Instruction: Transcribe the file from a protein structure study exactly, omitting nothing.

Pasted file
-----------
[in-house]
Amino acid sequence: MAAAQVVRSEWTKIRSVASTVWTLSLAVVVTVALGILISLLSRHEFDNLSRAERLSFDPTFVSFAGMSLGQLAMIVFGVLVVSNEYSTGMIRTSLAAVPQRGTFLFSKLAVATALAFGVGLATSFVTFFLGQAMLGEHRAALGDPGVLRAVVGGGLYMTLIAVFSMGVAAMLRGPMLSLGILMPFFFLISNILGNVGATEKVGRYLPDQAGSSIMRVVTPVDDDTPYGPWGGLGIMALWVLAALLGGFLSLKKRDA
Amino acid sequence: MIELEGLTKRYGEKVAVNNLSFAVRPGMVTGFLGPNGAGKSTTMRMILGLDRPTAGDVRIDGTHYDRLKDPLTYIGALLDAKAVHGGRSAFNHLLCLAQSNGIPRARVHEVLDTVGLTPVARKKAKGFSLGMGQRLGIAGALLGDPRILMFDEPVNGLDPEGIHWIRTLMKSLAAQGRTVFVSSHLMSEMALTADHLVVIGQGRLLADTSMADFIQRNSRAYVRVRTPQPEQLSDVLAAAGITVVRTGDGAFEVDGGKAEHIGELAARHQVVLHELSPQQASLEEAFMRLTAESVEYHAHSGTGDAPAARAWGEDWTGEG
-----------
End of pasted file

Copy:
[in-house]
Amino acid sequence: MAAAQVVRSEWTKIRSVASTVWTLSLAVVVTVALGILISLLSRHEFDNLSRAERLSFDPTFVSFAGMSLGQLAMIVFGVLVVSNEYSTGMIRTSLAAVPQRGTFLFSKLAVATALAFGVGLATSFVTFFLGQAMLGEHRAALGDPGVLRAVVGGGLYMTLIAVFSMGVAAMLRGPMLSLGILMPFFFLISNILGNVGATEKVGRYLPDQAGSSIMRVVTPVDDDTPYGPWGGLGIMALWVLAALLGGFLSLKKRDA
Amino acid sequence: MIELEGLTKRYGEKVAVNNLSFAVRPGMVTGFLGPNGAGKSTTMRMILGLDRPTAGDVRIDGTHYDRLKDPLTYIGALLDAKAVHGGRSAFNHLLCLAQSNGIPRARVHEVLDTVGLTPVARKKAKGFSLGMGQRLGIAGALLGDPRILMFDEPVNGLDPEGIHWIRTLMKSLAAQGRTVFVSSHLMSEMALTADHLVVIGQGRLLADTSMADFIQRNSRAYVRVRTPQPEQLSDVLAAAGITVVRTGDGAFEVDGGKAEHIGELAARHQVVLHELSPQQASLEEAFMRLTAESVEYHAHSGTGDAPAARAWGEDWTGEG